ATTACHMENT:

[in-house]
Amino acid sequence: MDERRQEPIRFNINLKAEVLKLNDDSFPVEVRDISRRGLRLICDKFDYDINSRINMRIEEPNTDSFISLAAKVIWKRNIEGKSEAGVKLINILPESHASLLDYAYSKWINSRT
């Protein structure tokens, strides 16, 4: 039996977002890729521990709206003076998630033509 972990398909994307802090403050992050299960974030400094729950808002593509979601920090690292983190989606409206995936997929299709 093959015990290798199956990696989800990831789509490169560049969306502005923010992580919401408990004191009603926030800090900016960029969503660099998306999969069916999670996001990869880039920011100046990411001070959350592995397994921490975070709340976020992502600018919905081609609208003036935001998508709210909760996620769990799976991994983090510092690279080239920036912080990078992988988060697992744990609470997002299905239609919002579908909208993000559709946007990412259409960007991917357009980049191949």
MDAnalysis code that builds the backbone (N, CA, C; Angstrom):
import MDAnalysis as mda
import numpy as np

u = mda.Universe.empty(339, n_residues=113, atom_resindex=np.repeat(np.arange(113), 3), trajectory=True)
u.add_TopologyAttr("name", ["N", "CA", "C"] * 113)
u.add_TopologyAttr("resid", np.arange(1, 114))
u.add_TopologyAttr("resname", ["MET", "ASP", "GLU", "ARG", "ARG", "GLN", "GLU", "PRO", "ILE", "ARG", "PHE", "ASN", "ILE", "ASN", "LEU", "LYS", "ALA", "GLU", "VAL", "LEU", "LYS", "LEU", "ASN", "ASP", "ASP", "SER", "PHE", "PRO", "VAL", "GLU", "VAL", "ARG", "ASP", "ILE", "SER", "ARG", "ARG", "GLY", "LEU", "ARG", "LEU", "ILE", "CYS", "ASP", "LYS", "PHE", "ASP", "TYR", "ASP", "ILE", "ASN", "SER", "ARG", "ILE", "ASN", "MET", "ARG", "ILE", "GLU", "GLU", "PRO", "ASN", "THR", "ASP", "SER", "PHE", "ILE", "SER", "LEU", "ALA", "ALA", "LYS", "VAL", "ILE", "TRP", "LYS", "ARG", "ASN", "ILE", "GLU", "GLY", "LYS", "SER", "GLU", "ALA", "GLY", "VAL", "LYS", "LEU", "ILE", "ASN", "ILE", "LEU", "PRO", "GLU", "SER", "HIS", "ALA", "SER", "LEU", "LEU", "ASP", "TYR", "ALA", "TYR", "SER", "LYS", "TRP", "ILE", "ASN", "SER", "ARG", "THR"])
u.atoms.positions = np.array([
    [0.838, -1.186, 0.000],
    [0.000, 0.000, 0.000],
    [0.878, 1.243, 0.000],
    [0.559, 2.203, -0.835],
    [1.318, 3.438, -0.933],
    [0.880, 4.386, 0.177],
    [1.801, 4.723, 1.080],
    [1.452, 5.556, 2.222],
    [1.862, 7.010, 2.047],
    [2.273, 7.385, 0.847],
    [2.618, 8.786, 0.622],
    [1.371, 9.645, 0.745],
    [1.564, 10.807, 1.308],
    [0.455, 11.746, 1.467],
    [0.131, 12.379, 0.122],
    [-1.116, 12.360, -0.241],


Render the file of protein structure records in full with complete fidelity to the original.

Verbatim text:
[in-house]
Amino acid sequence: MDERRQEPIRFNINLKAEVLKLNDDSFPVEVRDISRRGLRLICDKFDYDINSRINMRIEEPNTDSFISLAAKVIWKRNIEGKSEAGVKLINILPESHASLLDYAYSKWINSRT
């Protein structure tokens, strides 16, 4: 039996977002890729521990709206003076998630033509 972990398909994307802090403050992050299960974030400094729950808002593509979601920090690292983190989606409206995936997929299709 093959015990290798199956990696989800990831789509490169560049969306502005923010992580919401408990004191009603926030800090900016960029969503660099998306999969069916999670996001990869880039920011100046990411001070959350592995397994921490975070709340976020992502600018919905081609609208003036935001998508709210909760996620769990799976991994983090510092690279080239920036912080990078992988988060697992744990609470997002299905239609919002579908909208993000559709946007990412259409960007991917357009980049191949």
MDAnalysis code that builds the backbone (N, CA, C; Angstrom):
import MDAnalysis as mda
import numpy as np

u = mda.Universe.empty(339, n_residues=113, atom_resindex=np.repeat(np.arange(113), 3), trajectory=True)
u.add_TopologyAttr("name", ["N", "CA", "C"] * 113)
u.add_TopologyAttr("resid", np.arange(1, 114))
u.add_TopologyAttr("resname", ["MET", "ASP", "GLU", "ARG", "ARG", "GLN", "GLU", "PRO", "ILE", "ARG", "PHE", "ASN", "ILE", "ASN", "LEU", "LYS", "ALA", "GLU", "VAL", "LEU", "LYS", "LEU", "ASN", "ASP", "ASP", "SER", "PHE", "PRO", "VAL", "GLU", "VAL", "ARG", "ASP", "ILE", "SER", "ARG", "ARG", "GLY", "LEU", "ARG", "LEU", "ILE", "CYS", "ASP", "LYS", "PHE", "ASP", "TYR", "ASP", "ILE", "ASN", "SER", "ARG", "ILE", "ASN", "MET", "ARG", "ILE", "GLU", "GLU", "PRO", "ASN", "THR", "ASP", "SER", "PHE", "ILE", "SER", "LEU", "ALA", "ALA", "LYS", "VAL", "ILE", "TRP", "LYS", "ARG", "ASN", "ILE", "GLU", "GLY", "LYS", "SER", "GLU", "ALA", "GLY", "VAL", "LYS", "LEU", "ILE", "ASN", "ILE", "LEU", "PRO", "GLU", "SER", "HIS", "ALA", "SER", "LEU", "LEU", "ASP", "TYR", "ALA", "TYR", "SER", "LYS", "TRP", "ILE", "ASN", "SER", "ARG", "THR"])
u.atoms.positions = np.array([
    [0.838, -1.186, 0.000],
    [0.000, 0.000, 0.000],
    [0.878, 1.243, 0.000],
    [0.559, 2.203, -0.835],
    [1.318, 3.438, -0.933],
    [0.880, 4.386, 0.177],
    [1.801, 4.723, 1.080],
    [1.452, 5.556, 2.222],
    [1.862, 7.010, 2.047],
    [2.273, 7.385, 0.847],
    [2.618, 8.786, 0.622],
    [1.371, 9.645, 0.745],
    [1.564, 10.807, 1.308],
    [0.455, 11.746, 1.467],
    [0.131, 12.379, 0.122],
    [-1.116, 12.360, -0.241],